Underclassmen are already feeling stressed about college

Rianna Stolper, Contributing Writer

Schreiber students understand pressure and stress.

When students enter high school, they want time to focus on the adjustment period.

However, they are quickly thrown into the culture of getting into college.  This immense pressure almost instantaneously has an effect on underclassman, as they quickly succumb to the pressure that is felt by upperclassmen, regardless of how far away they may be from the college process.

“I do not have one specific dream school as of now,” said sophomore Tori Finkle.  “But I know that the stress of getting into whatever defines a ‘good’ school consumes most of what I think about and causes a lot of anxiety for me.  It kind of takes over my mind most of the time and one test grade I’m not completely satisfied with can really affect my mood for the whole day.”

Many students do not realize that it is more important to excel in a few difficult courses or activities, than scramble to manage too many.

As underclassmen, students should be establishing themselves and figuring out the best study methods that work for them.

The first two years of high school should be about exploring interests and becoming the best possible student.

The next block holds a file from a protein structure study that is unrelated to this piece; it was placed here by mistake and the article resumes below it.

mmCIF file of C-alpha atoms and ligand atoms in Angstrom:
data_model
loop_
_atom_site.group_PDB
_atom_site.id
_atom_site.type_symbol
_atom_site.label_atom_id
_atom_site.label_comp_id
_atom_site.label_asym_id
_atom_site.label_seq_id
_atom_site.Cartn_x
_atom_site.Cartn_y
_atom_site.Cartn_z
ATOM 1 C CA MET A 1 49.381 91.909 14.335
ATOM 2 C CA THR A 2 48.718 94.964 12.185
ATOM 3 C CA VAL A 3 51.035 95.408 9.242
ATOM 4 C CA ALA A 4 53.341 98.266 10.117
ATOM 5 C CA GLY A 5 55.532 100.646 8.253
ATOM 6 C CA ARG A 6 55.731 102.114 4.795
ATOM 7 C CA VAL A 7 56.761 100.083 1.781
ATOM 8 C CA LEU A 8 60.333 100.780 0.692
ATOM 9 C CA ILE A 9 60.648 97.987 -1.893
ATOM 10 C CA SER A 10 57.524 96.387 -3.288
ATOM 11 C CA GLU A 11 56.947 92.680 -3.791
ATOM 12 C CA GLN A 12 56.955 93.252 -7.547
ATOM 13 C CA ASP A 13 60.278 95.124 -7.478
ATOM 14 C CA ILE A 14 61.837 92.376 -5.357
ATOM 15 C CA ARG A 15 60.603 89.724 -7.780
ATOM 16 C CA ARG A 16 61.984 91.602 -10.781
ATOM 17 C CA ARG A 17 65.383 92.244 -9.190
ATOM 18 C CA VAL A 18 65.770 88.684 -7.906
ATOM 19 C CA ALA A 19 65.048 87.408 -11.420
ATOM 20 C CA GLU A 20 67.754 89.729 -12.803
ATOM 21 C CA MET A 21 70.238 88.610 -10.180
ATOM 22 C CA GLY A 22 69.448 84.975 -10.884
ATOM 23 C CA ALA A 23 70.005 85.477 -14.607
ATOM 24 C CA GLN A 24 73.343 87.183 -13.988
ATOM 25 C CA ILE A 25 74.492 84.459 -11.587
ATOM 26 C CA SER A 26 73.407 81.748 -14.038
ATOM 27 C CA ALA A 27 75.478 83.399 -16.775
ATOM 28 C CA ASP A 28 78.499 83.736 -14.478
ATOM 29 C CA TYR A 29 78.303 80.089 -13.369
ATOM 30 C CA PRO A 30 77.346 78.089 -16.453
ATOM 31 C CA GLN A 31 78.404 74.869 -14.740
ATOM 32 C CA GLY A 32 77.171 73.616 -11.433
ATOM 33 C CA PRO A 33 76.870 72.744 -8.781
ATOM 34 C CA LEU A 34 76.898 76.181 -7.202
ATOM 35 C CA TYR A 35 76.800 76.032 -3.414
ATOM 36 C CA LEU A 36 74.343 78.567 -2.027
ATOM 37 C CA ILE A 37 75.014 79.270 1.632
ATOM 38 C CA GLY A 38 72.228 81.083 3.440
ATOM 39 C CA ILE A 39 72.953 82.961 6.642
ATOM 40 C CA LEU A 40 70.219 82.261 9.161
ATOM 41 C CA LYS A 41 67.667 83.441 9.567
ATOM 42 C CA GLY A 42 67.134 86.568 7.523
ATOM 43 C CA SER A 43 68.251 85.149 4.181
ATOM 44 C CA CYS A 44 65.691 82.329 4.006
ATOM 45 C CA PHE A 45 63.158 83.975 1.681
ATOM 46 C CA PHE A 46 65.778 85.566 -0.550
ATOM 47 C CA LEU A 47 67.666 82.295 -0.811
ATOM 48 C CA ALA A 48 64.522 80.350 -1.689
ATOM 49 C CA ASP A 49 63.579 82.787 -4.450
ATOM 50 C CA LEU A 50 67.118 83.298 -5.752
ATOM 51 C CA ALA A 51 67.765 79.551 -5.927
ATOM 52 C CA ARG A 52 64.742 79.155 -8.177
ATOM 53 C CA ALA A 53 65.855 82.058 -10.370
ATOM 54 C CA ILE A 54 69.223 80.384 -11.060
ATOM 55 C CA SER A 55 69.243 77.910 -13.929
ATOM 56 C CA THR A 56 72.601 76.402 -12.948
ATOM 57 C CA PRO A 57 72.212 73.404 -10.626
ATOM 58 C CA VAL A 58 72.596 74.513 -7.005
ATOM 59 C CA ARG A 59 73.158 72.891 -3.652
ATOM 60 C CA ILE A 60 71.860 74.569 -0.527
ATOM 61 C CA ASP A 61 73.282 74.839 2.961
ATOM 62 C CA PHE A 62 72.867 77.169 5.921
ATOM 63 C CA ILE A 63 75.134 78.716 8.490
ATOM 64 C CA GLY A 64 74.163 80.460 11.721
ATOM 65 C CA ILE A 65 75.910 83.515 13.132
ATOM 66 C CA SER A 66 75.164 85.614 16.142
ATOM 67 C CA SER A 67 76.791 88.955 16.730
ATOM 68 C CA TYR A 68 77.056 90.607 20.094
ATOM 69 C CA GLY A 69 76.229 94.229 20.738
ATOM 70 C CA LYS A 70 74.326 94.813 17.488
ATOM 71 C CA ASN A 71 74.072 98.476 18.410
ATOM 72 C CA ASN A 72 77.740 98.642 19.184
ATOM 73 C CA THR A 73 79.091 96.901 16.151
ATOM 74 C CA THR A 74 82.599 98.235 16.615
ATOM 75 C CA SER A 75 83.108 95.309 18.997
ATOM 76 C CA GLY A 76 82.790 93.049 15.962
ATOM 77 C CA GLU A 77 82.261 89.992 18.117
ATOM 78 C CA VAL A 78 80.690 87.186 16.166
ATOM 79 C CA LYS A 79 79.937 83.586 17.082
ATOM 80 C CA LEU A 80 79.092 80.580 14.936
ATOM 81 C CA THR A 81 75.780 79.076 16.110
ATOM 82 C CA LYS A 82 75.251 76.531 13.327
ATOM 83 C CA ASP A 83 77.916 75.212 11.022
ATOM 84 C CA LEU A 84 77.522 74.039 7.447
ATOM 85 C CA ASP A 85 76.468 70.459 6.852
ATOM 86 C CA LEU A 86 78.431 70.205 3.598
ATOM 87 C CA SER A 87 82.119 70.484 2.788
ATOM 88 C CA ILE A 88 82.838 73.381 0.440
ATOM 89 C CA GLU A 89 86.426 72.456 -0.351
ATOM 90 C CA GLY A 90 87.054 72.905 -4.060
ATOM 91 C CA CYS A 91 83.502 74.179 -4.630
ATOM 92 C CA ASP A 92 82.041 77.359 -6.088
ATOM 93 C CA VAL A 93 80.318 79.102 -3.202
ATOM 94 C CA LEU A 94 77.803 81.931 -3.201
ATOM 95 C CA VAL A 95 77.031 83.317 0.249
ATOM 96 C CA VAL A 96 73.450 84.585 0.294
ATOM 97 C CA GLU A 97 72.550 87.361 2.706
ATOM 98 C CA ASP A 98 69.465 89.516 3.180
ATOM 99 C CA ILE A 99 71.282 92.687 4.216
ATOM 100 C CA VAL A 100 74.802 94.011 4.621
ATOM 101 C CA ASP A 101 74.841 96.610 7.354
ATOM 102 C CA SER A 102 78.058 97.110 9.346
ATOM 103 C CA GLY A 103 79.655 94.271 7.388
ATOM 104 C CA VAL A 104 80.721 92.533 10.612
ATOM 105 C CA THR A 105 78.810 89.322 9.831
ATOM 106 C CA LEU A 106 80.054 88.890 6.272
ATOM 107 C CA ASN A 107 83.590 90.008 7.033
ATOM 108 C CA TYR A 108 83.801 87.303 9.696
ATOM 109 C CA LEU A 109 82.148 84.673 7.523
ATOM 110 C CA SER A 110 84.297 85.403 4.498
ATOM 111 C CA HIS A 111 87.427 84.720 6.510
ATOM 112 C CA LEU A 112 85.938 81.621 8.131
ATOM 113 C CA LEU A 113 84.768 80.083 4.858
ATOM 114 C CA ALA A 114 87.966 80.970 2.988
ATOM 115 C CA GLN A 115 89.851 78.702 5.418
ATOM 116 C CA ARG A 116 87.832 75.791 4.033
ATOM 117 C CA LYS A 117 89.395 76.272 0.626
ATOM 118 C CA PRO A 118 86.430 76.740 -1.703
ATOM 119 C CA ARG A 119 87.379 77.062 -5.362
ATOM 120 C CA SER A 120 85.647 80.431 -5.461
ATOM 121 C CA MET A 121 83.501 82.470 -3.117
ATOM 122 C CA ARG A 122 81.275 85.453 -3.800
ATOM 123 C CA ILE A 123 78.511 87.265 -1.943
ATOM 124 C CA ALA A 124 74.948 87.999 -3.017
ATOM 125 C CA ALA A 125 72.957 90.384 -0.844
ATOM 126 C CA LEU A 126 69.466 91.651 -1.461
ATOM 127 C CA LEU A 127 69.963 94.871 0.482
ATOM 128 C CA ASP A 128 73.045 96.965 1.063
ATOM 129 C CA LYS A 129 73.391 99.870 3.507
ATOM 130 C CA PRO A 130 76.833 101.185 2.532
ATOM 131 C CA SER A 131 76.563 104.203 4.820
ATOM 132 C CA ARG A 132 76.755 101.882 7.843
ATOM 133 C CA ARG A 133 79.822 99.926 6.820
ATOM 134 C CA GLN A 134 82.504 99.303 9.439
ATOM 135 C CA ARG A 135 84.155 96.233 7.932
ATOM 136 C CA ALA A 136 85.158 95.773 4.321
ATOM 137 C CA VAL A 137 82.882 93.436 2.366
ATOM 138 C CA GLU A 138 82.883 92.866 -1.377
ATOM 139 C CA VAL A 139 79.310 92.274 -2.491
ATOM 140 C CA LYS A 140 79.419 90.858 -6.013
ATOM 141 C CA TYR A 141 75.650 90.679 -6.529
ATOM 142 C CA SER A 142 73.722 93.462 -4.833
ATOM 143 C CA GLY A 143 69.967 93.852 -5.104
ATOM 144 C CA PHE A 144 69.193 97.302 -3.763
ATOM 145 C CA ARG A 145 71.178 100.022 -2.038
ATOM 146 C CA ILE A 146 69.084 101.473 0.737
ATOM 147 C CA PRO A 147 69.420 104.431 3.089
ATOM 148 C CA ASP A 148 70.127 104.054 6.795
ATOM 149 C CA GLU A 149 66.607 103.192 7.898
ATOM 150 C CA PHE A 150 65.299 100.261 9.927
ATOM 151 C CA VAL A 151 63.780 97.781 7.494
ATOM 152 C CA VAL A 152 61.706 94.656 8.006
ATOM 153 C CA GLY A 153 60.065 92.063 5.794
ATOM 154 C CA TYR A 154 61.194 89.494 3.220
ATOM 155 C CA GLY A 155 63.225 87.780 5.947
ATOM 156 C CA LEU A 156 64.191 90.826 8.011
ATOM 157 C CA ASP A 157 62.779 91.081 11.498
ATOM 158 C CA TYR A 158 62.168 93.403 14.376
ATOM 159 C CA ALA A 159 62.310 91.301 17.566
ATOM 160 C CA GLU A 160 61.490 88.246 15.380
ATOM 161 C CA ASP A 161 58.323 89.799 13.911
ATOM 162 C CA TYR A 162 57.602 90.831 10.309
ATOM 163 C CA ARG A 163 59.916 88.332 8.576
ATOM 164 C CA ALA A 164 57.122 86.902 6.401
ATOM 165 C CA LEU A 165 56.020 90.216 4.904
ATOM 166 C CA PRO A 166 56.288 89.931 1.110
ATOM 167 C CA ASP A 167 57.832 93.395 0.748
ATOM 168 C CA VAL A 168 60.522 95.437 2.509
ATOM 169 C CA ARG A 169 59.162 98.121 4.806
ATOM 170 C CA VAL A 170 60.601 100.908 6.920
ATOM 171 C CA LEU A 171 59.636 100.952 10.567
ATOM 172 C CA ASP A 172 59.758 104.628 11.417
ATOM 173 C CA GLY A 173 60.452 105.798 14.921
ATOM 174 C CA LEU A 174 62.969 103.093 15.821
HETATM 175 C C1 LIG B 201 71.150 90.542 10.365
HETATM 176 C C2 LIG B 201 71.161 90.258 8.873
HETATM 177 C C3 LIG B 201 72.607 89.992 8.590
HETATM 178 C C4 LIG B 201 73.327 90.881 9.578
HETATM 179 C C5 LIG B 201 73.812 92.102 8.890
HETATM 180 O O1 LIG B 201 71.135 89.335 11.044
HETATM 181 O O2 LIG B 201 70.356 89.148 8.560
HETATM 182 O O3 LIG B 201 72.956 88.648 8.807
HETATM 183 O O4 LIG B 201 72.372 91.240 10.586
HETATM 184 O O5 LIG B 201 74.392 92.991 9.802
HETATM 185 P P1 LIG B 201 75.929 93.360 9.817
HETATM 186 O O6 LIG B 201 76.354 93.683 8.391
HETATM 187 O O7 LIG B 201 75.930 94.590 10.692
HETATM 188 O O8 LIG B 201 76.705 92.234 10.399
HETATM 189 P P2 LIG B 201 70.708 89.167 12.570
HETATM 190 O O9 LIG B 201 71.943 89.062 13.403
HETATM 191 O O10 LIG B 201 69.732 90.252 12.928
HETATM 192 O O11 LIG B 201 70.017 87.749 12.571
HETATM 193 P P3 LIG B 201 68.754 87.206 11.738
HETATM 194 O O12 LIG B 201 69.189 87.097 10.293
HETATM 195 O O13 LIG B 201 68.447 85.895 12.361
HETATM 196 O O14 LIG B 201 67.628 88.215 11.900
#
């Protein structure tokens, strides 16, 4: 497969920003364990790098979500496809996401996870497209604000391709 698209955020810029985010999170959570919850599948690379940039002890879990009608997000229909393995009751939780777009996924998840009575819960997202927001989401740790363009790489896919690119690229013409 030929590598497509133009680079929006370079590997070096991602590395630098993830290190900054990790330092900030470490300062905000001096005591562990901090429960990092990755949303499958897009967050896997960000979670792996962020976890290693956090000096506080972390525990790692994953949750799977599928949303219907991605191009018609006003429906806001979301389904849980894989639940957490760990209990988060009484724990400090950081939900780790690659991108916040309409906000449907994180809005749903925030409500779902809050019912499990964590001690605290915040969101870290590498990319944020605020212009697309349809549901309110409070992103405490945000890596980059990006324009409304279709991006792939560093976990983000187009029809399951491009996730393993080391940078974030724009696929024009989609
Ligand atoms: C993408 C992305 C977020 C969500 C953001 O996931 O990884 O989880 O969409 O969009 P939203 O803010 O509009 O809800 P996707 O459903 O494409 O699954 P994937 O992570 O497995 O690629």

Many underclassmen feel pressure from parents and peers to take Advanced Placement courses without realizing that it is totally normal for the classes to be challenging and overwhelming at first.

This leads them to experience too much pressure and anxiety too quickly, and leads many students to be constantly worried that their best is not good enough.

It is more important for students to take on what they can handle.

It is more impressive for students to take one or two AP classes and excel in them than to take four or five and do poorly.

Although it is important for students to do well during their freshman and sophomore year, they should try and delay their stressing out for as long as possible, as this makes it harder to achieve success and happiness in school.

“The pressure has made me work too hard and jeopardize my health too many times.  I don’t get enough sleep, and I get back pain,” says junior Paige Torres.

During their teenage years, students are faced with decisions that can determine the course of their lives.

Parents, faculty, and students all talk about the constant decision making.

Even though people have little control over the fact that they will worry about where they attend college, they should try to do their best to minimize and manage stress in order to be as successful as possible.

The pressure to succeed comes from the high level of competition, and makes it harder to do well.

As an underclassman, I can easilyunderstand how quickly the stress of getting into a good college can creep up.

However, it is important to keep things in perspective and realize that everyone will end up at the school that is right for them.